Smart glasses don't have to have all the communication capabilities of Google Glass. A French voluntary group, Atol, plans to launch a new line of inexpensive eyeglasses across its network of opticians before the end of this year, called Théou (=Where are you?), that allow the wearers to retrieve them if get lost somewhere. Developed in France, the glasses integrate a geolocalization function that makes it possible to find them through a Bluetooth connection with a synchronized smartphone.
Meanwhile, European opticians are gearing up for the launch of Google Glass in Europe. While no date has yet been set for the commercial launch, Google announced three months ago the extension of its Google Glass Explorer program to the U.K. and set up a Glass Basecamp in London where people can try on and buy the basic computer equipment and headband. They still have to get them fitted on some kind of eyewear.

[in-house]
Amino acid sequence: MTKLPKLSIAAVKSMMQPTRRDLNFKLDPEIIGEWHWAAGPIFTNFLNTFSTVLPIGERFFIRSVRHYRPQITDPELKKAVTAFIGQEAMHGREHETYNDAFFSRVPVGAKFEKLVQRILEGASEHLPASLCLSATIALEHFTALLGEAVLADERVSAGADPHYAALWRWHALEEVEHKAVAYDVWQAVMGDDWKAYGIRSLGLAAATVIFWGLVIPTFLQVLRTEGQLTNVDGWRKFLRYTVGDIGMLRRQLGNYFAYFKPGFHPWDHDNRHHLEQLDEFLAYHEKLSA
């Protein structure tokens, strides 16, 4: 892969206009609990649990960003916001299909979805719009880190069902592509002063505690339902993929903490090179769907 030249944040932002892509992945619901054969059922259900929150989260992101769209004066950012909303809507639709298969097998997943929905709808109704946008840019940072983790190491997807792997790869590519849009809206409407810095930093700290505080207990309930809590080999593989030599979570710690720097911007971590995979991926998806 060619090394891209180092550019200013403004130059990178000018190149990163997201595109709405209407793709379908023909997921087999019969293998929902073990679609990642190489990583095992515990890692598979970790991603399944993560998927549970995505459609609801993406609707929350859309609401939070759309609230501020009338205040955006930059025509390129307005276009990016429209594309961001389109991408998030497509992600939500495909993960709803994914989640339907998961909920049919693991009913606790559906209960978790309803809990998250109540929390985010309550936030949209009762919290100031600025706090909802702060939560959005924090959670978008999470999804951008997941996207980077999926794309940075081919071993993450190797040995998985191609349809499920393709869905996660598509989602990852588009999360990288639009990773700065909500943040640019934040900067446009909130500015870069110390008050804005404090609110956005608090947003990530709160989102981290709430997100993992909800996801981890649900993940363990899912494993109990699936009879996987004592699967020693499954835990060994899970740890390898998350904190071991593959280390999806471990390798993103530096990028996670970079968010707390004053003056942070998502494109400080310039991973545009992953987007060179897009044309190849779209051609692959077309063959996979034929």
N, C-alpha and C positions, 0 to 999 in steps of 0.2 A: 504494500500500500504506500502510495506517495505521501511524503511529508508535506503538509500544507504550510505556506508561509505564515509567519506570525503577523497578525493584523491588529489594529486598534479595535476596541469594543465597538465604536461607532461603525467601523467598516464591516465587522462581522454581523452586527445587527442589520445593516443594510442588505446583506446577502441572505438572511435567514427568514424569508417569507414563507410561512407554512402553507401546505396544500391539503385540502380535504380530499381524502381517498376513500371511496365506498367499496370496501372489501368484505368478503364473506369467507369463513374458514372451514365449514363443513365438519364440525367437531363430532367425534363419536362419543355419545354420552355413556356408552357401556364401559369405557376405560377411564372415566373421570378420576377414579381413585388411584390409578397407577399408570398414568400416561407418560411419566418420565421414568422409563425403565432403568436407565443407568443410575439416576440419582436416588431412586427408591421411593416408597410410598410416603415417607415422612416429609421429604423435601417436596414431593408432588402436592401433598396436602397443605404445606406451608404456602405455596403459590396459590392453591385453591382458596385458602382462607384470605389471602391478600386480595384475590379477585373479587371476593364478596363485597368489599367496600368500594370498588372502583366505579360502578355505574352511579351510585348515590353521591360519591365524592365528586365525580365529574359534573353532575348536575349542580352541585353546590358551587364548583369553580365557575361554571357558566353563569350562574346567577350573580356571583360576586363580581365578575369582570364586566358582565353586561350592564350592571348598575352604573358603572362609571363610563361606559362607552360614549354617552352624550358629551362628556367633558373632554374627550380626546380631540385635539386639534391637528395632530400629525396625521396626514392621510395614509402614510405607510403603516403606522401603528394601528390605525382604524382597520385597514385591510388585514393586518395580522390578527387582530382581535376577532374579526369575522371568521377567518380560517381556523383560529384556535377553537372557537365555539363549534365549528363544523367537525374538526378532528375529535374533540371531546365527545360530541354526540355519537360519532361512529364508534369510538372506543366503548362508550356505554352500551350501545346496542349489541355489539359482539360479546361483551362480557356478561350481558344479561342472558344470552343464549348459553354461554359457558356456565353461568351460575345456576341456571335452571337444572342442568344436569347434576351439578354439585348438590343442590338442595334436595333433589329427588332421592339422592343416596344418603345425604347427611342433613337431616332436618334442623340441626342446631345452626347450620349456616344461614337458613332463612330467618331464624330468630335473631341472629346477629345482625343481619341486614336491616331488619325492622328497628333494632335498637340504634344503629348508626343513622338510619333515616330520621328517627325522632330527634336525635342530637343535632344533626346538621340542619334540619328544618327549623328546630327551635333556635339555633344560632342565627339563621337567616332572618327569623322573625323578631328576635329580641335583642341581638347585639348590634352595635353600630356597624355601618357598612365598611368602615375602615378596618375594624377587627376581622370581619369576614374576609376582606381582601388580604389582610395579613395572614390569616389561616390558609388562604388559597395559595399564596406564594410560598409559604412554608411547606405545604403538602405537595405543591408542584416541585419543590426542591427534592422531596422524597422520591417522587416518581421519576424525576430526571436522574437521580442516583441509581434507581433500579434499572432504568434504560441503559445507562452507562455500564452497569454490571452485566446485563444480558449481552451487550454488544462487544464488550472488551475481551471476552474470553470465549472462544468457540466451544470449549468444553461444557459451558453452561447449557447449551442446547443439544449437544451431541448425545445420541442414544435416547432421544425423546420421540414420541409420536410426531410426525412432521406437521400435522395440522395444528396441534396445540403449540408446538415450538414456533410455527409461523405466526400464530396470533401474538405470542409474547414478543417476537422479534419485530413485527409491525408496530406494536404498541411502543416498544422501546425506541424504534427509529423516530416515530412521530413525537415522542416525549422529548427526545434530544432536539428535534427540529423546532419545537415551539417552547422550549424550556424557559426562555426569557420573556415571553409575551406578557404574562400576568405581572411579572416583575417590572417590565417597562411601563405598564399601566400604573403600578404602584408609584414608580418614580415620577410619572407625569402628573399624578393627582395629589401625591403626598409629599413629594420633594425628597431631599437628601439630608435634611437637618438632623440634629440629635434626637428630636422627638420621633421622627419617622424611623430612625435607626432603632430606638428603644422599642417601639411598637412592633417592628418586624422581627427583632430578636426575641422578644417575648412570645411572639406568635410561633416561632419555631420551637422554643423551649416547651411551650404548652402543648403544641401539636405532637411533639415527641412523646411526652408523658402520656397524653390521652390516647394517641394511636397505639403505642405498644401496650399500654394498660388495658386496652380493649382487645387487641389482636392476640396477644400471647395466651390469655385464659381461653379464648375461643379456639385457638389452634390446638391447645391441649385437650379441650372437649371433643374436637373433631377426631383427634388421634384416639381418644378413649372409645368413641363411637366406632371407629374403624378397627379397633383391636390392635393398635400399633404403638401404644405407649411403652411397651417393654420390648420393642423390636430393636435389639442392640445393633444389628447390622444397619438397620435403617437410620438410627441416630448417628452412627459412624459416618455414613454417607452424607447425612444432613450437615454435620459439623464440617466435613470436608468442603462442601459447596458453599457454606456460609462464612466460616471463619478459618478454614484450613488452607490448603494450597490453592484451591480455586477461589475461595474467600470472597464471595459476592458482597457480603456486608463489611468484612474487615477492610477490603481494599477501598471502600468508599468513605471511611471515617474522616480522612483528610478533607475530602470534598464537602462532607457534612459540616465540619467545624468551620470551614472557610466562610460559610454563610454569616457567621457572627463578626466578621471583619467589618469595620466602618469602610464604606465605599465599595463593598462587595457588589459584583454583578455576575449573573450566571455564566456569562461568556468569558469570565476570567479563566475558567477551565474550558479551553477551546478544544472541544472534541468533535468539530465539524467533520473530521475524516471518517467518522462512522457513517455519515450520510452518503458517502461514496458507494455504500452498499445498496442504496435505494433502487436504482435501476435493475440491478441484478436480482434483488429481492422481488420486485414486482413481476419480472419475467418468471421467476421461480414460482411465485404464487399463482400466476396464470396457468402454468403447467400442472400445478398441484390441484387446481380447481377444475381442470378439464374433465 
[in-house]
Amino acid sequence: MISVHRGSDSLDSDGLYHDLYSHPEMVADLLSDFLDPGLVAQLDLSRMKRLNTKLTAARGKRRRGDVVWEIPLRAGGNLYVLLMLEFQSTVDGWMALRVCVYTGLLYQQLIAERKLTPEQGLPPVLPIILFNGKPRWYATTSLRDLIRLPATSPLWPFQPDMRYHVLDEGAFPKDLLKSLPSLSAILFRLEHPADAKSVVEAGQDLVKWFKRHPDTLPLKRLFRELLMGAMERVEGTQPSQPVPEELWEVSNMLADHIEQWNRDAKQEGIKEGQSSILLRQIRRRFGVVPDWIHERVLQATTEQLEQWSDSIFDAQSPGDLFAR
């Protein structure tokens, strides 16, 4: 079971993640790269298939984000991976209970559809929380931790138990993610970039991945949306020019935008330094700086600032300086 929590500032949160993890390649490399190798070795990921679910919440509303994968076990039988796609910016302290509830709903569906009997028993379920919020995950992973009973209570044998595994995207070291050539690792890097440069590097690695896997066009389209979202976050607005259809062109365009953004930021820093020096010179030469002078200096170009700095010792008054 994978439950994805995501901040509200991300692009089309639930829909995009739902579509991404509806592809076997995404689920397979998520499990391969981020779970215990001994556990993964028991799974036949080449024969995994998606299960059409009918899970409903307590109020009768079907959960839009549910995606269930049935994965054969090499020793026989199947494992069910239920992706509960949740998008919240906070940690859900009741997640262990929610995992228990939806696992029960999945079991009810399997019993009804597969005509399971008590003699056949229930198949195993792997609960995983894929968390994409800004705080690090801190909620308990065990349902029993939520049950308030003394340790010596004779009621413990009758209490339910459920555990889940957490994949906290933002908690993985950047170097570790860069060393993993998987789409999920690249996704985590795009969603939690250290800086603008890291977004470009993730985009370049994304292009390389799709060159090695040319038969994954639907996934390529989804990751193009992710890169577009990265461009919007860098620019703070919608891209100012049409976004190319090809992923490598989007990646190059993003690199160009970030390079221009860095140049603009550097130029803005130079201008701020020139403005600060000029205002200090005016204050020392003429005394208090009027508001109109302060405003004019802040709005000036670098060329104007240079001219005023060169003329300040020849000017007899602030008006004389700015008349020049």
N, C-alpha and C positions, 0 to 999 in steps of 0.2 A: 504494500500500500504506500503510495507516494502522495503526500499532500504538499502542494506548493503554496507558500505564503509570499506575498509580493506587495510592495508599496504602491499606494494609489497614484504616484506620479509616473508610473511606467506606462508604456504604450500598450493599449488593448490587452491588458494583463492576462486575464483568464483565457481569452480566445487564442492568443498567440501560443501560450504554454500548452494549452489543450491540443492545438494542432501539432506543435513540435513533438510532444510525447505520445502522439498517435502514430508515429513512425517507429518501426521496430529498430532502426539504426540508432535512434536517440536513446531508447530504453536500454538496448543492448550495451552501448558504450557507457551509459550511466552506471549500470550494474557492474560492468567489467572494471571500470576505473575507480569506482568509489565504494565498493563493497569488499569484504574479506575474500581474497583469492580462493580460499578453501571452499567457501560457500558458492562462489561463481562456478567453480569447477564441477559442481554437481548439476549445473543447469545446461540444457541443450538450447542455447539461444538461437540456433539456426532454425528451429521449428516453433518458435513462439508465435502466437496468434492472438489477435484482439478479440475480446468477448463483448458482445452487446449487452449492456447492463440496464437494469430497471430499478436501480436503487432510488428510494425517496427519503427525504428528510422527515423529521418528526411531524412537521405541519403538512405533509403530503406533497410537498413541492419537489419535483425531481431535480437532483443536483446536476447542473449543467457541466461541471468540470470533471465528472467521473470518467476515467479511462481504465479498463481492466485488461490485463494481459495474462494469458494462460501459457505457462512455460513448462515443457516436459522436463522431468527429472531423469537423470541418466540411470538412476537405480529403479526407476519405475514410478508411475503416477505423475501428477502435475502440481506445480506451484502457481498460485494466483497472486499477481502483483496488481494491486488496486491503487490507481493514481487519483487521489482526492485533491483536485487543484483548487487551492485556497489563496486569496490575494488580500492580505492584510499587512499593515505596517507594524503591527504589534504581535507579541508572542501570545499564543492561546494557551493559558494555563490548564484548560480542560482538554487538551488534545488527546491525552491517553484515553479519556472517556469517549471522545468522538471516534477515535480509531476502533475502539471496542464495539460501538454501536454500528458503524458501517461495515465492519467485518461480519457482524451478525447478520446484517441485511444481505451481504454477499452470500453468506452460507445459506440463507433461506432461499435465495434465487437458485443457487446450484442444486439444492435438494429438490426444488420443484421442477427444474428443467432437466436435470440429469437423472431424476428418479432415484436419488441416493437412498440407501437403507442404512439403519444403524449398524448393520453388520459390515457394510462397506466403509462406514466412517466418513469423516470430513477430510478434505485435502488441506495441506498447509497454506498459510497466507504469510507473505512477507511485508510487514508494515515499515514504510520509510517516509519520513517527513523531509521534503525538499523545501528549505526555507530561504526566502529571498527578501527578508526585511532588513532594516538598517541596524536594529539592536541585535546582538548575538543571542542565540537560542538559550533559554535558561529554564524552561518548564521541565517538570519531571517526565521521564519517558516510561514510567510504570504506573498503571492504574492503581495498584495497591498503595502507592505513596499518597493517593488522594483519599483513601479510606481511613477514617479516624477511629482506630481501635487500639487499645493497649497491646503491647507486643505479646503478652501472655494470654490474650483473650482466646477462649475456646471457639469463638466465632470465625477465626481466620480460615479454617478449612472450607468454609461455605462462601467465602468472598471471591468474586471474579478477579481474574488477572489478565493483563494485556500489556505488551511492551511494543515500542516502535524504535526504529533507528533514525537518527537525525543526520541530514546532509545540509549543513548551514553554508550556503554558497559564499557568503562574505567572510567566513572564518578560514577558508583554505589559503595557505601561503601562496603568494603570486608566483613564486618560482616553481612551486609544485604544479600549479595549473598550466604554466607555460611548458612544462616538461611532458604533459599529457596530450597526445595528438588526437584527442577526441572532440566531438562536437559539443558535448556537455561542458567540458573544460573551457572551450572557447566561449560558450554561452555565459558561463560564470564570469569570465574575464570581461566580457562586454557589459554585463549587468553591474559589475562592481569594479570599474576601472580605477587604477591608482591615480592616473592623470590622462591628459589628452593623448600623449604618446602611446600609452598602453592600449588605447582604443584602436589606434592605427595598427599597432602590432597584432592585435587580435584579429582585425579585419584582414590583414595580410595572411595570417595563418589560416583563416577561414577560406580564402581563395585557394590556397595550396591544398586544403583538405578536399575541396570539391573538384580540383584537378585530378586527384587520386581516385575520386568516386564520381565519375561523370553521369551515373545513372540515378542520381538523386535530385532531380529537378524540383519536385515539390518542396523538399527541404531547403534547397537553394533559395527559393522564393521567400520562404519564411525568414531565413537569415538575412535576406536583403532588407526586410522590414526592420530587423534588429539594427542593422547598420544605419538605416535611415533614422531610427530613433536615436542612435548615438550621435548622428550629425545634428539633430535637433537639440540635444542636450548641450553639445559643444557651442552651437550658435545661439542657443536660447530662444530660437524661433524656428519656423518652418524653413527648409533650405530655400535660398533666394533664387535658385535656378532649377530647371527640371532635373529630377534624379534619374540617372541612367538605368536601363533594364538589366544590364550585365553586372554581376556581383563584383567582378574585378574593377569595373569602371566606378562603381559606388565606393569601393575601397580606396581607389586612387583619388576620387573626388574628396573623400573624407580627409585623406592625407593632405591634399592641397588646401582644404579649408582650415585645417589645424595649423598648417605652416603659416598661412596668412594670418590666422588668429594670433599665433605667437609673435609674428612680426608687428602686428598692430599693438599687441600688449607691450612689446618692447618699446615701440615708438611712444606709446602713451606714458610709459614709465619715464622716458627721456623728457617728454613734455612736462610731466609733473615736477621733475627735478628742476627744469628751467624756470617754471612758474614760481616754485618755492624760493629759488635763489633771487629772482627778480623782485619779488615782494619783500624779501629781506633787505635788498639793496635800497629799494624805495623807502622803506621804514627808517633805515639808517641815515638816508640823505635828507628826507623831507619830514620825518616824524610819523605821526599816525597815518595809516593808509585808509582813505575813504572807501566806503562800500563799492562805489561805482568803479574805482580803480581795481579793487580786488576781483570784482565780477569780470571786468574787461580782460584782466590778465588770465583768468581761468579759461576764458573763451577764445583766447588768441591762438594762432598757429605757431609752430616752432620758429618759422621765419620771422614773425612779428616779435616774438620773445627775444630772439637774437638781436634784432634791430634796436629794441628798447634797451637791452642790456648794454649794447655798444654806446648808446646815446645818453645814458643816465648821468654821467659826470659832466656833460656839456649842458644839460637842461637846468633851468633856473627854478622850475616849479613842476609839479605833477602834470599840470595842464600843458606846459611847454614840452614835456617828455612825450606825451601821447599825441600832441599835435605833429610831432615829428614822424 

In expectation for the launch, a small British company based in Southampton, Waterside Labs, has a deal for the distribution in Europe of the line of Smart frames for Google Glass developed by a big independent U.S. laboratory, Rochester Optical. They feature a patent-pending Smart Gold lens design that is said to provide a distorion-free zone for viewing head-up displays like the ones used for Google Glass. They come with single-vision, bifocal and progressive designs. The technology was shown for the first time at Vision Expo East last spring and will be presented in the “Connected Optician Area” at the Silmo show starting in Paris tomorrow.
As it did at Optrafair London earlier this year, Waterside Labs will also show the Infinity line of progressive lenses of IOT at Silmo, for which it has a non-exclusive distribution contract. They have a fitting height of only 10 millimetgers. As it did at Vision Expo East in New York last year, Waterside Labs will also present at Silmo its Aquaviz frames for scuba diving masks.